During his six terms in office, Congressman Phil English has seen some years in which voter dissatisfaction was rampant. But even he acknowledges this year is different than most, which is making life difficult for incumbents across the state and country.

“The discontent is of a different order this year,” said English, 50, of Erie, R-3rd District.

He added the reputation he’s “tried to cultivate as an independent voice in Washington has been a particularly hard sell when people feel disaffected by our party.”

“What we’re trying to do is encourage voters not to throw the baby out with the bath water,” he said.

Democratic challenger Dr. Steven Porter argues the baby, in this case English, is as much a problem as the bath water, or the Republican-controlled Congress.

Porter said Frank Lloyd Wright was once asked how he would solve the problems of New York City.

“He answered in one word, ‘Evacuation,’ ” Porter said. “And that’s my thoughts about Congress. If somebody asked me how to solve the problems of Congress, I’d say start all over again.”

Porter, 63, of Wattsburg, Erie County, is making his second consecutive run at English — he lost by about a 20-percent margin in 2004 — and has been joined by Constitution Party candidate Tim Hagberg, 46, of Warren.

Porter, however, believes there’s a significance difference between this election and the 2004 election.

“The public now understands what a poor job the Bush administration has done and what Congress has done and unfortunately they understand there’s a great deal more pain now,” Porter said.

That pain, he added, is reflected in the fact many more American soldiers have been killed in Iraq, more jobs have been outsourced, energy prices have skyrocketed and there are more people with no health insurance.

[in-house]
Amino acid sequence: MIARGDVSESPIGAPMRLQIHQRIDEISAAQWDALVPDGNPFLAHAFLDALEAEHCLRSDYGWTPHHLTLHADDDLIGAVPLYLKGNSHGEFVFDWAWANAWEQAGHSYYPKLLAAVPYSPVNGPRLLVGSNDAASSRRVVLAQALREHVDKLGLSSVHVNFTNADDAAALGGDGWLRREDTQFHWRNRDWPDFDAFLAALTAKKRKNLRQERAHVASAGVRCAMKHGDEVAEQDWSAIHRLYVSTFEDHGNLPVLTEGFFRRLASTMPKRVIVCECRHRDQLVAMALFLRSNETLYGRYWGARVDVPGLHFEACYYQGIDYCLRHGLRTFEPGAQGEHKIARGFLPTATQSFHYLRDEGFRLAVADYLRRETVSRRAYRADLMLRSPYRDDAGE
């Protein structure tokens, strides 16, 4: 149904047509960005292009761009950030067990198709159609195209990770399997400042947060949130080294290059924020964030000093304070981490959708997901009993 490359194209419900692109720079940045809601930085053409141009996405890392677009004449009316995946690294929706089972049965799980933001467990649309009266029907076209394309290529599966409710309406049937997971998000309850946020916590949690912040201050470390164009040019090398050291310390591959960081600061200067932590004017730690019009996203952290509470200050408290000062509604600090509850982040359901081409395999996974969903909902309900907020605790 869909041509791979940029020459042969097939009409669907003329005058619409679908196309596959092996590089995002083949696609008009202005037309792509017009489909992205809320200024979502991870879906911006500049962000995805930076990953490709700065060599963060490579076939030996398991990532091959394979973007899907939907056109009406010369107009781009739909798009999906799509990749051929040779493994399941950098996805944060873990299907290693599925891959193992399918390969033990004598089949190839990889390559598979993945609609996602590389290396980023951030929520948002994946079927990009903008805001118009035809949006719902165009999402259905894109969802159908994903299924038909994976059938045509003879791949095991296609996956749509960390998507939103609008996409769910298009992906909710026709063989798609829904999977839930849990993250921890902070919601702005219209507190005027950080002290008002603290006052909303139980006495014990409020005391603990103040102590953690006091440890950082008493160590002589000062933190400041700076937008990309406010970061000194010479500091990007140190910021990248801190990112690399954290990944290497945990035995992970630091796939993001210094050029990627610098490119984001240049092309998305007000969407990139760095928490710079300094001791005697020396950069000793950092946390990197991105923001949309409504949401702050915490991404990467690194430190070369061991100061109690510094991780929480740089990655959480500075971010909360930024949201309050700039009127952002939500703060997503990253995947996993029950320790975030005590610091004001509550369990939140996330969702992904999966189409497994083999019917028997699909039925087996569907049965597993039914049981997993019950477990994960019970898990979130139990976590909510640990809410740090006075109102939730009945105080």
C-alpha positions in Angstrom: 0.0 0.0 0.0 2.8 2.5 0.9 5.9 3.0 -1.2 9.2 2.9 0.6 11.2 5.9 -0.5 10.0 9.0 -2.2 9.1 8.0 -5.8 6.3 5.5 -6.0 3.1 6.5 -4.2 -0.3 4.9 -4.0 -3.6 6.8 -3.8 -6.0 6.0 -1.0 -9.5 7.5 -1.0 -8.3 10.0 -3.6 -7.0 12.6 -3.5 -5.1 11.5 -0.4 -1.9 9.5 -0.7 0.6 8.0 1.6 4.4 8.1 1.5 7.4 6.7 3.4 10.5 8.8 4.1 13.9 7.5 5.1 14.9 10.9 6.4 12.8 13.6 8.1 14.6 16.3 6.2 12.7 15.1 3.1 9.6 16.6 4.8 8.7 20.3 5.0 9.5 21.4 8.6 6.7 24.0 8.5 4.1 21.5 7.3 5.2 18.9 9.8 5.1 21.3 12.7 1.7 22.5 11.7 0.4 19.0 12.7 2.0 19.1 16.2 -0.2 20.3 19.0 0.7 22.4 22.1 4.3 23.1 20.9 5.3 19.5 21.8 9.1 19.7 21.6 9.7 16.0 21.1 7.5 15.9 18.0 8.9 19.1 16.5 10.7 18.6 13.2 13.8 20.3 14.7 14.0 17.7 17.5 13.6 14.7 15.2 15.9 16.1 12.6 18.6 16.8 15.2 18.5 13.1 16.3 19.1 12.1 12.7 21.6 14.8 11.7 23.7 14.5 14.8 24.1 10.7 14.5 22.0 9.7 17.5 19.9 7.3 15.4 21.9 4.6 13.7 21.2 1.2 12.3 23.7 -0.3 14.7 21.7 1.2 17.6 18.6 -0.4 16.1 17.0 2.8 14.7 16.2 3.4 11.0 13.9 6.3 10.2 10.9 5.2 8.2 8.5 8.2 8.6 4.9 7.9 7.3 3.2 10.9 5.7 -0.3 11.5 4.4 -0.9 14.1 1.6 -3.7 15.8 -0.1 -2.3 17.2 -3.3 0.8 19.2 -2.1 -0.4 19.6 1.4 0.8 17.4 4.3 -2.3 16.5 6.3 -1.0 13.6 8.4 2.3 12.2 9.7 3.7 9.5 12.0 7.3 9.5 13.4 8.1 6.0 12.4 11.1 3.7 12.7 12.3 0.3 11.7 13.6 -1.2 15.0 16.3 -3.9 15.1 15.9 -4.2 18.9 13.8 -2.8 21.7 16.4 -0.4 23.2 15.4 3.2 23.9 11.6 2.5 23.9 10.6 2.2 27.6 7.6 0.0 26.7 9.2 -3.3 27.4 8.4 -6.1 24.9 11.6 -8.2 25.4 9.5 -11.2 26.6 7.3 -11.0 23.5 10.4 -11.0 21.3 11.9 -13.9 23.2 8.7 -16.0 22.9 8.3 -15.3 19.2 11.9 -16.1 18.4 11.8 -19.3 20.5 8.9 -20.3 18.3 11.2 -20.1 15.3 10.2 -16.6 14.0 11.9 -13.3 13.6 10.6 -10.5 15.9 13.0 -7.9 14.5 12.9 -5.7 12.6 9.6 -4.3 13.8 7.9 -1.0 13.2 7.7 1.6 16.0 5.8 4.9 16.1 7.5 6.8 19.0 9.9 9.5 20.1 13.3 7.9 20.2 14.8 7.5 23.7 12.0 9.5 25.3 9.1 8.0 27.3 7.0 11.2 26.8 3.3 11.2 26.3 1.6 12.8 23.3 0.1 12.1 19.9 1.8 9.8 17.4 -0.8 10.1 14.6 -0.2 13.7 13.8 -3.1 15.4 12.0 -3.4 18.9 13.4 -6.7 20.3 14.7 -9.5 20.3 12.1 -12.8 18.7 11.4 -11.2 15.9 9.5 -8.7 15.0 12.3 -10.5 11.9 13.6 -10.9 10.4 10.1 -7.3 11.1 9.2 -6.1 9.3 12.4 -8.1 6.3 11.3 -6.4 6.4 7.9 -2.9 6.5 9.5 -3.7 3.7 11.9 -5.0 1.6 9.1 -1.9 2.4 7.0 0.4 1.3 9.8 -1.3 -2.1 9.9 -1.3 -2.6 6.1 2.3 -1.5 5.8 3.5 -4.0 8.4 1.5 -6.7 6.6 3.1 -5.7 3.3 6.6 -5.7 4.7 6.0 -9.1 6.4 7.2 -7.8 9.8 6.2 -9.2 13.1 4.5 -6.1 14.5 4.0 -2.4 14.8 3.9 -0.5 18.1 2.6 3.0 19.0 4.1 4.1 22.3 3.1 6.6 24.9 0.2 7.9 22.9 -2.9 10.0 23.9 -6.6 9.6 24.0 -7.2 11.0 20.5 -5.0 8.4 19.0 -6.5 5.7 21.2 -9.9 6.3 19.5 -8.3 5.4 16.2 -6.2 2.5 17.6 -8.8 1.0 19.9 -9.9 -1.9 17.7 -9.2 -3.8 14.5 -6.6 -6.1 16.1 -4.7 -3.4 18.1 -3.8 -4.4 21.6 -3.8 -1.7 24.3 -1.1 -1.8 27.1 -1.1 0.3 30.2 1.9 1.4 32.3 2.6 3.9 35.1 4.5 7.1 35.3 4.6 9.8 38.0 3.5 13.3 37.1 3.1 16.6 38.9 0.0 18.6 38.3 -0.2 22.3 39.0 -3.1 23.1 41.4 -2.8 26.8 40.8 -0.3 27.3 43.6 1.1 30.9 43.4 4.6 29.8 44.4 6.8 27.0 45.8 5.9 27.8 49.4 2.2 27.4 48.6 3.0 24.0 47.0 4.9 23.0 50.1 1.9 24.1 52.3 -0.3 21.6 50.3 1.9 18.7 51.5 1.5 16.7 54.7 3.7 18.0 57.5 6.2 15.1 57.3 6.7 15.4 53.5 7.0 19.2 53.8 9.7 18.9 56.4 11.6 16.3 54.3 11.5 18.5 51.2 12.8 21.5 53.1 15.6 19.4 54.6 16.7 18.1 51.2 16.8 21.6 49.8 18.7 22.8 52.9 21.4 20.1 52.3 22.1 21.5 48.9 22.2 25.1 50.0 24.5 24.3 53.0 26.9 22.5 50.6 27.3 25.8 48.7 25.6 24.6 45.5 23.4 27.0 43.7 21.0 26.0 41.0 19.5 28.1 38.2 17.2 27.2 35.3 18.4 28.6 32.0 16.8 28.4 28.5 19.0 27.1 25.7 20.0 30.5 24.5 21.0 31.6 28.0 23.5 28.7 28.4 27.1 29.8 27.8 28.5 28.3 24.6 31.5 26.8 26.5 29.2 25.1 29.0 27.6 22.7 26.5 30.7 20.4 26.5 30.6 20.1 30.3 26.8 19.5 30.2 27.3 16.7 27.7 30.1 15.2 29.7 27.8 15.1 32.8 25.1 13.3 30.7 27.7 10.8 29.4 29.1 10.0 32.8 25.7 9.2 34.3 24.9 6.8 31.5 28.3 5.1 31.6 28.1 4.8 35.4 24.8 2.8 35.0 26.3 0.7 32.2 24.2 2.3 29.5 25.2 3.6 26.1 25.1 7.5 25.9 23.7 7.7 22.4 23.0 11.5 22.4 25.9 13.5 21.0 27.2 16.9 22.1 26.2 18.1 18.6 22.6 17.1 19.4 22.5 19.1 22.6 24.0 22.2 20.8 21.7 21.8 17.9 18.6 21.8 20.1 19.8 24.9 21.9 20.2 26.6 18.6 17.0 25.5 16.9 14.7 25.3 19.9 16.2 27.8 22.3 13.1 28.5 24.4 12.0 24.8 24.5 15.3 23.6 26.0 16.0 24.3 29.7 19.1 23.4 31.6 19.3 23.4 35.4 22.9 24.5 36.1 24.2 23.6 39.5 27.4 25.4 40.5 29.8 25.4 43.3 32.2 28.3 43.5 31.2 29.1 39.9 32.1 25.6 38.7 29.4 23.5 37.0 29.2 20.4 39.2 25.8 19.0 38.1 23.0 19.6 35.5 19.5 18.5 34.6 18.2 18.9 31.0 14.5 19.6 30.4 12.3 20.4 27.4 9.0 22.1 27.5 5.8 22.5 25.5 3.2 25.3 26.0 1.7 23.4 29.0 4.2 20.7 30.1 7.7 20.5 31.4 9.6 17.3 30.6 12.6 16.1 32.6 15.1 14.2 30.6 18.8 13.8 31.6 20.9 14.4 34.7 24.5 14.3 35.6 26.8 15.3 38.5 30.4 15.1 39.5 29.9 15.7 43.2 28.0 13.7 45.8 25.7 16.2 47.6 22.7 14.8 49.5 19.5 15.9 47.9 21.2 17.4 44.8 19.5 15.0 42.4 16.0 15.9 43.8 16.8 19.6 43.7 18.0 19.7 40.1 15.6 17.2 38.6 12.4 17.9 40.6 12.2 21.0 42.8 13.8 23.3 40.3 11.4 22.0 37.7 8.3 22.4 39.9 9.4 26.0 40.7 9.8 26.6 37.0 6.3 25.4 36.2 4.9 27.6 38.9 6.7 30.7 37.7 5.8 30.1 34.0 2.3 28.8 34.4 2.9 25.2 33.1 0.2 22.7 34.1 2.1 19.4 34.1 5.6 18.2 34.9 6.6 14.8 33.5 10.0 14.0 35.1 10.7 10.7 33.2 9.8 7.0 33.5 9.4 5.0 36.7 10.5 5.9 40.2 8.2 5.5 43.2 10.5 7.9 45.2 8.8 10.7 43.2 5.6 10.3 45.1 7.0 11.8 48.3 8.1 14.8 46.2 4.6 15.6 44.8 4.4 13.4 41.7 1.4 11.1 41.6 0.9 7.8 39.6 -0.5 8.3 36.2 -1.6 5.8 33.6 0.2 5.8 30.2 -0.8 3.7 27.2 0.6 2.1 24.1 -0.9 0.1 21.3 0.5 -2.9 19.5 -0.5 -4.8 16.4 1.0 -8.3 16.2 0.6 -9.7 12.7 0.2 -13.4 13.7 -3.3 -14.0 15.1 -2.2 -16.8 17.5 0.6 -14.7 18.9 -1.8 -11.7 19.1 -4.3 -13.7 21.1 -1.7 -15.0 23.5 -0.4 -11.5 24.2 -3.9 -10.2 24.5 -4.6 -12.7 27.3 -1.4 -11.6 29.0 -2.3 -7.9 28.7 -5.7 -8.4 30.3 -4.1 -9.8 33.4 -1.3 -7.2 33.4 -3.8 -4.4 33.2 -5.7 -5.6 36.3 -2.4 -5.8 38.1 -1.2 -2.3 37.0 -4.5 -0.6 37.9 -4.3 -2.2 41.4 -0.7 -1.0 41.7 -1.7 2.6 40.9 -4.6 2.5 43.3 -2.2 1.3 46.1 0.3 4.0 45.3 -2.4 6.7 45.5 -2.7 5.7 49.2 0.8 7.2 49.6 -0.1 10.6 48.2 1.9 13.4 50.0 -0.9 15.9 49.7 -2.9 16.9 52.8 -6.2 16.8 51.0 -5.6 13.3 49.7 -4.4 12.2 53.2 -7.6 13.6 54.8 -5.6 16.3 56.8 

“You pick the issue, the country’s gone downhill,” he said. “I think the public is much more angry than it was two years ago and is truly ready for a change.”

Hagberg agreed.

“We’re not lacking experience or education in Washington,” he said. “We’re lacking common sense.”

Anyway, he added, how much education does someone need to vote on legislation they didn’t even read?

“The problem is the system, which is engineered so they can’t read it,” he said.

Porter believes there is little trust between the government and citizens, which he described as a tragedy for the country.

“And the reason there’s so little trust is because government has not been run in the interests of the average person, but rather in the interests of the lobbyists who have paid for members of Congress,” he said.

English is well aware of the what he described as “legitimate discontent” with Iraq and that more isn’t being done by Congress on issues such as health care and fair trade. This has made even more important, he said, to show how he differs from the party and administration.

“But just reminding people of how I’ve differed with other incumbents and people of my own party has been a challenge,” he said.

Few people give Hagberg a chance to upend either candidate, but he advised voters to remain true to themselves on Election Day.

“Some people say I’m a wasted vote,” he said. “But the only wasted vote is one that doesn’t reflect your beliefs.

Although there has been some controversy associated with scheduling of debates this year, it’s been minimal compared to 2004. After bobbing and weaving for months, the candidates finally agreed to get together last Thursday and Friday for a pair of debates in radio studios in Erie and Hermitage.

Although his message is getting out to a live radio audience, Porter maintained it’s not the kind of forum the public deserves.

“The public should be able to see the candidates in action,” he said. “When you deprive the public of that, it’s an insult to the voters and it’s demeaning to the electoral process.”

English countered the only people who went to the debates at college campuses two years ago were essentially cheerleaders for their candidates, so he thought people who weren’t cheerleaders who wouldn’t go to a debate were short-changed.

“The bottom line is we thought either a television debate or a radio debate would have been the ideal format,” he said.

English also maintained that having two debates on the radio was the best way to reach out to a maximum number of voters. WJET in Erie, which hosted Wednesday’s, estimated its listenership during afternoon drive-time at about 25,000. WPIC, which brought its new 1,300-watt transmitter and tower on line Friday. That debate, which was simulcast on its sister station WLLF, probably reached about 4,500.

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